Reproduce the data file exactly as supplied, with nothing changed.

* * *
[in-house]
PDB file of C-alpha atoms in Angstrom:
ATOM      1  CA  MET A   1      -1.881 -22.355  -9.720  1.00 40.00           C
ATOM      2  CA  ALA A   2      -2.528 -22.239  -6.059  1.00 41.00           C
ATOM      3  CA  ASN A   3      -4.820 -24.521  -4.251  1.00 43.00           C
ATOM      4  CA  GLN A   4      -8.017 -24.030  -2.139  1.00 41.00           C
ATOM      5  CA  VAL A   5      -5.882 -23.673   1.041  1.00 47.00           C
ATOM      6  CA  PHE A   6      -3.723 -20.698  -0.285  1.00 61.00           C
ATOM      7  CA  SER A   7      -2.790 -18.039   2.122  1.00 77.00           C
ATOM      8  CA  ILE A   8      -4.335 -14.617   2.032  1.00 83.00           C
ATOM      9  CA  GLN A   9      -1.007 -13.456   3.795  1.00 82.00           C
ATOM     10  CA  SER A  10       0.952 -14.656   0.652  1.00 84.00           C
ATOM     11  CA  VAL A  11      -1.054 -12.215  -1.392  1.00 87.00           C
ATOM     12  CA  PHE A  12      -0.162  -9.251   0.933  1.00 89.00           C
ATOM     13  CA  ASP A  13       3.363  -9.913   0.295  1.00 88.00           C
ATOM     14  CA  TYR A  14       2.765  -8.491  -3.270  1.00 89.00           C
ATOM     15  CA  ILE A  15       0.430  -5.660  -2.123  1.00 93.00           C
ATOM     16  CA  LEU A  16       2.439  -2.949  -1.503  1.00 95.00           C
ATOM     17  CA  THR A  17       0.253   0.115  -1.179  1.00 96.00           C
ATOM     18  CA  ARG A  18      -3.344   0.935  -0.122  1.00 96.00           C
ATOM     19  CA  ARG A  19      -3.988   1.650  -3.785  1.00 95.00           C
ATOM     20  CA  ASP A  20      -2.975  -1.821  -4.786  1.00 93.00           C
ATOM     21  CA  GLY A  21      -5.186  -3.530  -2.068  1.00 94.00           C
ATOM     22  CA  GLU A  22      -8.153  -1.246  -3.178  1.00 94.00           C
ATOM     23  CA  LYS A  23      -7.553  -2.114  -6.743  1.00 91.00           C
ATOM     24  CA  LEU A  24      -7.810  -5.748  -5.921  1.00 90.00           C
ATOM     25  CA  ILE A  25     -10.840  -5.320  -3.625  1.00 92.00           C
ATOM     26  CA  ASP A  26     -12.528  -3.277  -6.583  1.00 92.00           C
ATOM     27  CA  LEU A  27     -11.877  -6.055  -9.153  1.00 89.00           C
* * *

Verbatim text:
[in-house]
PDB file of C-alpha atoms in Angstrom:
ATOM      1  CA  MET A   1      -1.881 -22.355  -9.720  1.00 40.00           C
ATOM      2  CA  ALA A   2      -2.528 -22.239  -6.059  1.00 41.00           C
ATOM      3  CA  ASN A   3      -4.820 -24.521  -4.251  1.00 43.00           C
ATOM      4  CA  GLN A   4      -8.017 -24.030  -2.139  1.00 41.00           C
ATOM      5  CA  VAL A   5      -5.882 -23.673   1.041  1.00 47.00           C
ATOM      6  CA  PHE A   6      -3.723 -20.698  -0.285  1.00 61.00           C
ATOM      7  CA  SER A   7      -2.790 -18.039   2.122  1.00 77.00           C
ATOM      8  CA  ILE A   8      -4.335 -14.617   2.032  1.00 83.00           C
ATOM      9  CA  GLN A   9      -1.007 -13.456   3.795  1.00 82.00           C
ATOM     10  CA  SER A  10       0.952 -14.656   0.652  1.00 84.00           C
ATOM     11  CA  VAL A  11      -1.054 -12.215  -1.392  1.00 87.00           C
ATOM     12  CA  PHE A  12      -0.162  -9.251   0.933  1.00 89.00           C
ATOM     13  CA  ASP A  13       3.363  -9.913   0.295  1.00 88.00           C
ATOM     14  CA  TYR A  14       2.765  -8.491  -3.270  1.00 89.00           C
ATOM     15  CA  ILE A  15       0.430  -5.660  -2.123  1.00 93.00           C
ATOM     16  CA  LEU A  16       2.439  -2.949  -1.503  1.00 95.00           C
ATOM     17  CA  THR A  17       0.253   0.115  -1.179  1.00 96.00           C
ATOM     18  CA  ARG A  18      -3.344   0.935  -0.122  1.00 96.00           C
ATOM     19  CA  ARG A  19      -3.988   1.650  -3.785  1.00 95.00           C
ATOM     20  CA  ASP A  20      -2.975  -1.821  -4.786  1.00 93.00           C
ATOM     21  CA  GLY A  21      -5.186  -3.530  -2.068  1.00 94.00           C
ATOM     22  CA  GLU A  22      -8.153  -1.246  -3.178  1.00 94.00           C
ATOM     23  CA  LYS A  23      -7.553  -2.114  -6.743  1.00 91.00           C
ATOM     24  CA  LEU A  24      -7.810  -5.748  -5.921  1.00 90.00           C
ATOM     25  CA  ILE A  25     -10.840  -5.320  -3.625  1.00 92.00           C
ATOM     26  CA  ASP A  26     -12.528  -3.277  -6.583  1.00 92.00           C
ATOM     27  CA  LEU A  27     -11.877  -6.055  -9.153  1.00 89.00           C